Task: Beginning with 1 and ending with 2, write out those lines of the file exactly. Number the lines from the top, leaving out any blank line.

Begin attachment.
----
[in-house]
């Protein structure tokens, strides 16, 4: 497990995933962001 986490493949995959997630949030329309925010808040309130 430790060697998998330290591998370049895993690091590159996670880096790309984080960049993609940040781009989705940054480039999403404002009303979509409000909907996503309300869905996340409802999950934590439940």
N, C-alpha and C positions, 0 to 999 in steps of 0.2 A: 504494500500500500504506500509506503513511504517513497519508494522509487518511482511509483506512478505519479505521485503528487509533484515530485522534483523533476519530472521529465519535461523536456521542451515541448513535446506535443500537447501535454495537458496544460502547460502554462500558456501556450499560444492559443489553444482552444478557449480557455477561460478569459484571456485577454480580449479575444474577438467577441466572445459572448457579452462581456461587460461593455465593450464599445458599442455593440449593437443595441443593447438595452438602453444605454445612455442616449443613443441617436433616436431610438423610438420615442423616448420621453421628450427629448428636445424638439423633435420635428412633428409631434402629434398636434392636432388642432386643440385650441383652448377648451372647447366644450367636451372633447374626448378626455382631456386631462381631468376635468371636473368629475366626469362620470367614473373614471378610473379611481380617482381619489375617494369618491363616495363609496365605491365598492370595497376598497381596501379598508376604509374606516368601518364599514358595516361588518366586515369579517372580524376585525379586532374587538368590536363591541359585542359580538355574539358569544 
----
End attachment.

[in-house]
């Protein structure tokens, strides 16, 4: 497990995933962001 986490493949995959997630949030329309925010808040309130 430790060697998998330290591998370049895993690091590159996670880096790309984080960049993609940040781009989705940054480039999403404002009303979509409000909907996503309300869905996340409802999950934590439940």